Rob Marris: I would like to ask my hon. Friend the Financial Secretary whether in subsection (1) after ''in respect of'', it should say ''undistributed'', because otherwise there is an argument that no income tax will be payable at all.
Ruth Kelly: I am obviously confident in the drafting abilities of counsel and our team. However, given that my hon. Friend has drawn attention to that point, I promise to respond to him in writing to ensure that the clause is correct.
Question put and agreed to.
Clause 175 ordered to stand part of the Bill.
Clause 176 ordered to stand part of the Bill.
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Relief for contributions
Question proposed, That the clause stand part of the Bill.
Mr. David Laws (Yeovil) (LD): I do not want to detain the Committee for too long on the clause but, with the related clauses through to clause 183, which deal with the issue of tax relief for members' contributions, it raises some fairly important policy issues for the Government, and it would be useful to get the Financial Secretary's comments on some of them.
The background to the Bill and the Government's broader policy on pensions is that they are obviously concerned about whether the existing pension regime is encouraging people to save enough for their retirement. When the Department for Work and Pensions issued its Green Paper in 2002, it said that it thought that as many as 3 million people were not making adequate provision for retirement, and that there might be 5 million to 10 million people on top of that who were making too little provision and who should either be saving more or working longer.
As the Institute for Fiscal Studies pointed out in its paper on the Government's tax proposals, the main tool that the Government use to alter the financial returns of saving in a pension is tax relief, and there are no proposals to alter the rates at which relief is given. This set of clauses, which starts with clause 177, codifies at the existing rates the tax relief that members receive. My question is whether that is the right approach, or whether the Government should be not codifying, but amending their existing proposals.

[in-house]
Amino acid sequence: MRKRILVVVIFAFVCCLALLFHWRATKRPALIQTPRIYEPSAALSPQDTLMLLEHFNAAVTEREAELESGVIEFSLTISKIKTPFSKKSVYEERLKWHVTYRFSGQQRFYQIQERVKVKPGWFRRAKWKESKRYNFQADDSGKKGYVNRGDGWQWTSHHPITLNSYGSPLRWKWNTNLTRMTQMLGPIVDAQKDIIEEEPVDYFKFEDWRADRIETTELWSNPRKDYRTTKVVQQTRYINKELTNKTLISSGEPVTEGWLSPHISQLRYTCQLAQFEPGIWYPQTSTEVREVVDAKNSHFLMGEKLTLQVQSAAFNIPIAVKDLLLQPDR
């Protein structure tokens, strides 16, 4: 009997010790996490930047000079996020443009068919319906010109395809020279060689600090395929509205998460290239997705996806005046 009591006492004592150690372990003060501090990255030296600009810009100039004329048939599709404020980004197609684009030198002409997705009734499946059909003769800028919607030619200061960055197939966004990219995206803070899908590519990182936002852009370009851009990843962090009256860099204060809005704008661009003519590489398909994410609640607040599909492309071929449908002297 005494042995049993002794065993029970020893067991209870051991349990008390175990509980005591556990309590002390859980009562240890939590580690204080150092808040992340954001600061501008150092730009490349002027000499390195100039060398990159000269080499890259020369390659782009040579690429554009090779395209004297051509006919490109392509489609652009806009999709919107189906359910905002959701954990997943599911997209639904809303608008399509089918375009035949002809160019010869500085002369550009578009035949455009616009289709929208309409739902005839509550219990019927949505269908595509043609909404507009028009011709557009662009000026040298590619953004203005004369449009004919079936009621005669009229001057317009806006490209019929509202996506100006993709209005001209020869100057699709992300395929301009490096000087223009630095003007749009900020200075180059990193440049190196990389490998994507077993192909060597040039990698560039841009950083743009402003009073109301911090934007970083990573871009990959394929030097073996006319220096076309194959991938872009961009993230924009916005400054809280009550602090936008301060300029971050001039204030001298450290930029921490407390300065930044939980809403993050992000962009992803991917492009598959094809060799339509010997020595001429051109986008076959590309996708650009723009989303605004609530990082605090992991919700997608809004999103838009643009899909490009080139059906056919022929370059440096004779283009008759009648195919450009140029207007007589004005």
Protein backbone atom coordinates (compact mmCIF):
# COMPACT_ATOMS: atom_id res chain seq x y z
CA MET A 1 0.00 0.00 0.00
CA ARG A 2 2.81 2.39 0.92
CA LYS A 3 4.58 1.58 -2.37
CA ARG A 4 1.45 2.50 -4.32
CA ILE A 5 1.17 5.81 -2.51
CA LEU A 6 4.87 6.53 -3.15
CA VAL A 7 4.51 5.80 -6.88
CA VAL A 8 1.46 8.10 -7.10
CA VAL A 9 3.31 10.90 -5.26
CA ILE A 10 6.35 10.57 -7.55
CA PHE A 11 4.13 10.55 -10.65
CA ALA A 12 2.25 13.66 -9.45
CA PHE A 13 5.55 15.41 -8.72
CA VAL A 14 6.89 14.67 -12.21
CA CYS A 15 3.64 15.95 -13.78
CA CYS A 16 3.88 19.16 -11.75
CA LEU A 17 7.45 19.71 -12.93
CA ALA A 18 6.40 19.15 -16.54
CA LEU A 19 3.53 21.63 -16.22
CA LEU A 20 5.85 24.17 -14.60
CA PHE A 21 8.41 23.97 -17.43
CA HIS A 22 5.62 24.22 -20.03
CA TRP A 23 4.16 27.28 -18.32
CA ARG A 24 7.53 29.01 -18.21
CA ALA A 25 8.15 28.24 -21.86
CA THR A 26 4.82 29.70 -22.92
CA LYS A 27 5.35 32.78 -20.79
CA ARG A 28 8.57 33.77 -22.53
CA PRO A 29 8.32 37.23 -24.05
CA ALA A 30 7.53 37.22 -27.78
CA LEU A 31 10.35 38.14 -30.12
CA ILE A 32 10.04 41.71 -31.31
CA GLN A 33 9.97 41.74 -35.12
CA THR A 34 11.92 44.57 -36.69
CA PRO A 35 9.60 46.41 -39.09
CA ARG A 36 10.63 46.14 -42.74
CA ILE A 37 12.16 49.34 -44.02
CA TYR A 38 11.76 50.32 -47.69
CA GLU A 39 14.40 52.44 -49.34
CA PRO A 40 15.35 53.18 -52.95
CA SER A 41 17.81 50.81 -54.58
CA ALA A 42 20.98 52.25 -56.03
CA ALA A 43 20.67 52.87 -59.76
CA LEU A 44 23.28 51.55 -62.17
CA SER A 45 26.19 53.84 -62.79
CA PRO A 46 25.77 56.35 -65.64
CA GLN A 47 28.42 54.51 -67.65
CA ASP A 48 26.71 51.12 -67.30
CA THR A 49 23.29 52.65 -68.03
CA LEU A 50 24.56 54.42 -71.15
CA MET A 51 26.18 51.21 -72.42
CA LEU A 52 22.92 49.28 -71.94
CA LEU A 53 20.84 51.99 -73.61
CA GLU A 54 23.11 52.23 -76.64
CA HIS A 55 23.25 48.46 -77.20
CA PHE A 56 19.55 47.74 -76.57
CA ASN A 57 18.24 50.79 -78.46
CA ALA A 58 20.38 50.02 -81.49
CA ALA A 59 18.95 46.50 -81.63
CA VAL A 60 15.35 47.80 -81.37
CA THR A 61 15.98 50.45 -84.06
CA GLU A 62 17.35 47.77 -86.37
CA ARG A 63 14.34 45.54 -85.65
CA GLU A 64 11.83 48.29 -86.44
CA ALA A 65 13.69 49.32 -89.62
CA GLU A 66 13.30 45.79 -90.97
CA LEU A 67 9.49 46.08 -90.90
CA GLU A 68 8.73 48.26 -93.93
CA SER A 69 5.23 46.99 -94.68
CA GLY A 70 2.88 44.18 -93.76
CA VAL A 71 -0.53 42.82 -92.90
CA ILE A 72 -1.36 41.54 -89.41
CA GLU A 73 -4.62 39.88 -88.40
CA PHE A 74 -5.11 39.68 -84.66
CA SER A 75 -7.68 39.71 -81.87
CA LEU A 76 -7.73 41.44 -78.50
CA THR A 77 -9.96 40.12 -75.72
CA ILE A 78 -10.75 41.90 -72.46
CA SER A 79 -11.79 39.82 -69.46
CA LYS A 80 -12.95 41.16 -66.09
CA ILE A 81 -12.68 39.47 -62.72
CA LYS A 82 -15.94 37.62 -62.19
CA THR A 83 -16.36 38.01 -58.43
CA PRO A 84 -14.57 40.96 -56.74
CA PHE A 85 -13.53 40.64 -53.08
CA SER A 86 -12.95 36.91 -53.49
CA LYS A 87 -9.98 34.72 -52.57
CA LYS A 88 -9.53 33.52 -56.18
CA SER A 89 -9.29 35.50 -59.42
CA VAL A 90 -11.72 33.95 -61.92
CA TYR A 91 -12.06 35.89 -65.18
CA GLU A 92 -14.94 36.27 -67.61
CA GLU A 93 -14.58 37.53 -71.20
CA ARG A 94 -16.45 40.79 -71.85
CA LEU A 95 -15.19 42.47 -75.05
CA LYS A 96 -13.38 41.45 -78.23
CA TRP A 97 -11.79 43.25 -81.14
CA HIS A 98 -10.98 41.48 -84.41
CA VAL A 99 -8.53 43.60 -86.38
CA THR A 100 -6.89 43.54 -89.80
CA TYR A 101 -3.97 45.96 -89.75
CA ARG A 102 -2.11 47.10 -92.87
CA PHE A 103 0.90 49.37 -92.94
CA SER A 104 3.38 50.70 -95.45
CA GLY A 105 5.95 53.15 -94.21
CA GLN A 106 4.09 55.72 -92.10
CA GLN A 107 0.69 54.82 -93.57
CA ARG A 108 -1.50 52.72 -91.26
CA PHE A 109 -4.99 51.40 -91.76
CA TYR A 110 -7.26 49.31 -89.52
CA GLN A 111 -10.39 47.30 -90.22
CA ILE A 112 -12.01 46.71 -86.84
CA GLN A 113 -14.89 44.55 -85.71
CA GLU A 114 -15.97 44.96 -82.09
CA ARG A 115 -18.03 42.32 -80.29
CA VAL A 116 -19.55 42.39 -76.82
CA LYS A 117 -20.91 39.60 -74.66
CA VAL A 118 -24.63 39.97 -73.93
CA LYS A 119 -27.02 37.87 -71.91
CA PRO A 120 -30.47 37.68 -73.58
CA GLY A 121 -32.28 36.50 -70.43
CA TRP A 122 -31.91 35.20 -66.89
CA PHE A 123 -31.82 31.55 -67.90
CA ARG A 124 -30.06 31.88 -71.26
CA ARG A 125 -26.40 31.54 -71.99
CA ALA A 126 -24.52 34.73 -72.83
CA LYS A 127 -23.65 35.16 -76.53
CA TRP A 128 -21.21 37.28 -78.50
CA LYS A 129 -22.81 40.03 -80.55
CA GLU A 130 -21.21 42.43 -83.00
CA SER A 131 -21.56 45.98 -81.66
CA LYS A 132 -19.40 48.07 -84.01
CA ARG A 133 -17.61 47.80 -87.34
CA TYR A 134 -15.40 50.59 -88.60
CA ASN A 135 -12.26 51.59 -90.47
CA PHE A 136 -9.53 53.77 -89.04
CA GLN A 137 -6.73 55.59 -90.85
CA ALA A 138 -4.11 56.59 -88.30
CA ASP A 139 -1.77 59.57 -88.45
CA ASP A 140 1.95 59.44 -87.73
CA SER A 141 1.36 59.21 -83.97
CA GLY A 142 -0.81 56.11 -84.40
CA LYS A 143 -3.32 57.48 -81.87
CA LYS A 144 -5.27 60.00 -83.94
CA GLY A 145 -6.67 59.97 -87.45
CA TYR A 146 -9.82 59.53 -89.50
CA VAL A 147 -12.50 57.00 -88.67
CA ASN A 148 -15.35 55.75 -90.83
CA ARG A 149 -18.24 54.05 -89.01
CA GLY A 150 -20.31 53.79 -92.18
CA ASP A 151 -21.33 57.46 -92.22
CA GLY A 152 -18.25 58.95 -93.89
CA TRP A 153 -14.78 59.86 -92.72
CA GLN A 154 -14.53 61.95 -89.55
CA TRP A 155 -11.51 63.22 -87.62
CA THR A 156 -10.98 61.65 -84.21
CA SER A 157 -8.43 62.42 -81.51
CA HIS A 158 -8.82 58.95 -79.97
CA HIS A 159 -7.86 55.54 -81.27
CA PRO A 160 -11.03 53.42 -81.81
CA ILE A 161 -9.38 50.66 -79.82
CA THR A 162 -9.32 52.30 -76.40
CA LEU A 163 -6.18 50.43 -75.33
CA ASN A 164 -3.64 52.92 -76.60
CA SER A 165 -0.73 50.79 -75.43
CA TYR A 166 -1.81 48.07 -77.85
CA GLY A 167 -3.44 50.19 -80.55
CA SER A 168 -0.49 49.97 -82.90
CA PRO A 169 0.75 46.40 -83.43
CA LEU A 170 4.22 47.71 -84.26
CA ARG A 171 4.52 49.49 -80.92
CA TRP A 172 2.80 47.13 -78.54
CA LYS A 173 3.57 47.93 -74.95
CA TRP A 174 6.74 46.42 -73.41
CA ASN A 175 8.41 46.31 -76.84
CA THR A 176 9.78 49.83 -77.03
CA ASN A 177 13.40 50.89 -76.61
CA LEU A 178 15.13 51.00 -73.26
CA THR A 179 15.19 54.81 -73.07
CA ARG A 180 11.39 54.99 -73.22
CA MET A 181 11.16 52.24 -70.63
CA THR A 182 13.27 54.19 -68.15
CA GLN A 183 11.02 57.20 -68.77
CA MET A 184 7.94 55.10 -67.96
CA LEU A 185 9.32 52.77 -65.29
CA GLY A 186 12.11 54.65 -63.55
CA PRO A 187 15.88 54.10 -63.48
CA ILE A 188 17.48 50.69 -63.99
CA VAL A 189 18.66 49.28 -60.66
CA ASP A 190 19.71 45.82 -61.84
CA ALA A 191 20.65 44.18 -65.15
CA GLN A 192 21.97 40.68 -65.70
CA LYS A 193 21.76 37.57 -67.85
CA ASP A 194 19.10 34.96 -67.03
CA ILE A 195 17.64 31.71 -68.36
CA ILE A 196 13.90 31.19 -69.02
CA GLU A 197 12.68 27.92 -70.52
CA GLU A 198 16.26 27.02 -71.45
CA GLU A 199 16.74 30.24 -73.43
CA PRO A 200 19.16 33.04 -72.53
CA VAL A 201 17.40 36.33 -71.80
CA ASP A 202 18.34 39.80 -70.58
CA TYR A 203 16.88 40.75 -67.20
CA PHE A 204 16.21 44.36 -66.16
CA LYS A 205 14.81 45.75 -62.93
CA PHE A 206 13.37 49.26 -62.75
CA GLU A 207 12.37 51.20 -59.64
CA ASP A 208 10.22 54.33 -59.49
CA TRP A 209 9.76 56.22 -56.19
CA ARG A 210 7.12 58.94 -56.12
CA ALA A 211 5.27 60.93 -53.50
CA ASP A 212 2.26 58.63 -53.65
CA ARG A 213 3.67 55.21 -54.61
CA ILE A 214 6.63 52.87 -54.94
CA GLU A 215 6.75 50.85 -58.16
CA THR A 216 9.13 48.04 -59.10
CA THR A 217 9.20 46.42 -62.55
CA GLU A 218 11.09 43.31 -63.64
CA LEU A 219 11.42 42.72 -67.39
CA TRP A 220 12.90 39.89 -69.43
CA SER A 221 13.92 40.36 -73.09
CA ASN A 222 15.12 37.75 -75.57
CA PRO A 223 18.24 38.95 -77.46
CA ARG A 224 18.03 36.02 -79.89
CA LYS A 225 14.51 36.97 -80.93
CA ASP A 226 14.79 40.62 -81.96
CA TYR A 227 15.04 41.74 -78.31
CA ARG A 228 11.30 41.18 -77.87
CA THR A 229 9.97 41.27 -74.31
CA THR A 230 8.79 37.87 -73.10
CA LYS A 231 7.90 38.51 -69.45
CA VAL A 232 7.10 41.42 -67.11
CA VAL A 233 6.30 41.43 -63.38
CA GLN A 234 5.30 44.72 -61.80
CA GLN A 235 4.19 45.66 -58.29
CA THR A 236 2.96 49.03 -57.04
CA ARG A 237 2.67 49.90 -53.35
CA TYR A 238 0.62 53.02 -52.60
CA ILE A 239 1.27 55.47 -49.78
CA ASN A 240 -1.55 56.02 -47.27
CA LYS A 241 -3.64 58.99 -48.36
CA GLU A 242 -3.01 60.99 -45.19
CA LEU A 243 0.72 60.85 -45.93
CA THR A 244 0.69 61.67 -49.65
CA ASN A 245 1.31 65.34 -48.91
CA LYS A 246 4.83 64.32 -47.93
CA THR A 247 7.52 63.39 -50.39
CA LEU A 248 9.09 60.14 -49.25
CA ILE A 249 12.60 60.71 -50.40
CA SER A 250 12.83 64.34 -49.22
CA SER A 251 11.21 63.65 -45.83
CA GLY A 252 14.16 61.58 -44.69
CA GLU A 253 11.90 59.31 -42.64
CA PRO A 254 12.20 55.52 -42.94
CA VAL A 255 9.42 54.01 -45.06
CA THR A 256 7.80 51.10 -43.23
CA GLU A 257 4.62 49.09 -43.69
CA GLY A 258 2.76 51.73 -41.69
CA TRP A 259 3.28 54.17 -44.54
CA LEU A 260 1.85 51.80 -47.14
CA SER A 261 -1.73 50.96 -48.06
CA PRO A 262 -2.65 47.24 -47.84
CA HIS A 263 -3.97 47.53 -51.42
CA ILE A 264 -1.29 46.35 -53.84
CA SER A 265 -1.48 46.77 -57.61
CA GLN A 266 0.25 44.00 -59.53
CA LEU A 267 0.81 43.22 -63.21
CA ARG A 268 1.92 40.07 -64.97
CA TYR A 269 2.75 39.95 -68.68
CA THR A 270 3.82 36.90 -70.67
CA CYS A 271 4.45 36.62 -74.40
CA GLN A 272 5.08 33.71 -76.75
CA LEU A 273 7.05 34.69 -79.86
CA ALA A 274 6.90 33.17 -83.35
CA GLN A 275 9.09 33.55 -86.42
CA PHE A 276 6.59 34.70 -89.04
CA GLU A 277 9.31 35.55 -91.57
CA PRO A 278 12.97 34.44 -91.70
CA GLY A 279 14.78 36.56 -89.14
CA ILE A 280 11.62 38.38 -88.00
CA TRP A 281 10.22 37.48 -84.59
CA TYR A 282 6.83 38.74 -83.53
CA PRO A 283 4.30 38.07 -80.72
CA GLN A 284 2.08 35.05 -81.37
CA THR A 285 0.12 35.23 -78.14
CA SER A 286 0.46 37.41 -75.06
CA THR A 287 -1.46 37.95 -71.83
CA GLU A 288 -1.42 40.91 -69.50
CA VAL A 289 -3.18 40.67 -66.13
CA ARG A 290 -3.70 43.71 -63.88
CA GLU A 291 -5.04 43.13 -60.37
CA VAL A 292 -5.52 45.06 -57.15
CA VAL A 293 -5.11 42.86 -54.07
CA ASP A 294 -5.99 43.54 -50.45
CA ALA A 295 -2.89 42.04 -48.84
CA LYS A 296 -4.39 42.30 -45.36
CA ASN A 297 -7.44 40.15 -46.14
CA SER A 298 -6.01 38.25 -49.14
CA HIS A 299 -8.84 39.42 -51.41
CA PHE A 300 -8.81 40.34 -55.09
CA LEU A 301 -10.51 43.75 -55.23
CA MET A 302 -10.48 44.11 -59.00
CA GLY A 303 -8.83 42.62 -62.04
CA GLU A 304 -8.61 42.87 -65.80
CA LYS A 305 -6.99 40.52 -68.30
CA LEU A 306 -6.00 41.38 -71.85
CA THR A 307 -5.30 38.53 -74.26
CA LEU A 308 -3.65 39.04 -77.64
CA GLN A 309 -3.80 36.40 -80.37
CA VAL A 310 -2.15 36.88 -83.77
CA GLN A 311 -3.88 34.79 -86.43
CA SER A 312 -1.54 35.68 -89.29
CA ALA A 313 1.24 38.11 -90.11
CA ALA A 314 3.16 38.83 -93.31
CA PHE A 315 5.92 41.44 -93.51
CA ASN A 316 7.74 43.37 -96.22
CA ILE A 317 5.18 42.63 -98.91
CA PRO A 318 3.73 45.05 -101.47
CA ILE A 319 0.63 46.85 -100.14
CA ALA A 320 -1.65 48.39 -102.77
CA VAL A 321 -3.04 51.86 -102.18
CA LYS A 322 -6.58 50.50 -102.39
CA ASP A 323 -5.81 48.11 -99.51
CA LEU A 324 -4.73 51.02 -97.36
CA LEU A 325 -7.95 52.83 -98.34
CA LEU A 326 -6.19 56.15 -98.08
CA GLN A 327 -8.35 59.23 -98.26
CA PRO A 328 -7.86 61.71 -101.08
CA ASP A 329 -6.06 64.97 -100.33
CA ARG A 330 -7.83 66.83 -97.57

The Financial Secretary may point out that she is trying to make the tax reliefs that we are dealing with in the clause more transparent and comprehensible by explaining to people that, if they are basic rate taxpayers, for every £1 that is contributed, they will receive back a higher amount thanks to the tax relief. However, as the Institute for Fiscal Studies pointed out in its commentary on the Government's tax proposals, given that there is presumably no legislation preventing private pension providers from promoting tax relief in that way, that seems unlikely to have a significant effect—positive or negative.
When we started debating the series of clauses that deal with tax relief on pensions, the Opposition acknowledged that the Government have put in place, and improved on, a tax regime for pensions that is extremely generous by European and developed-country standards. The Financial Secretary seemed to take some satisfaction from having that confirmed by the Opposition. However, it is significant that, although we have one of the most generous systems of tax relief on pensions in Europe, we also have one of the meanest systems of provision in terms of the basic state pension.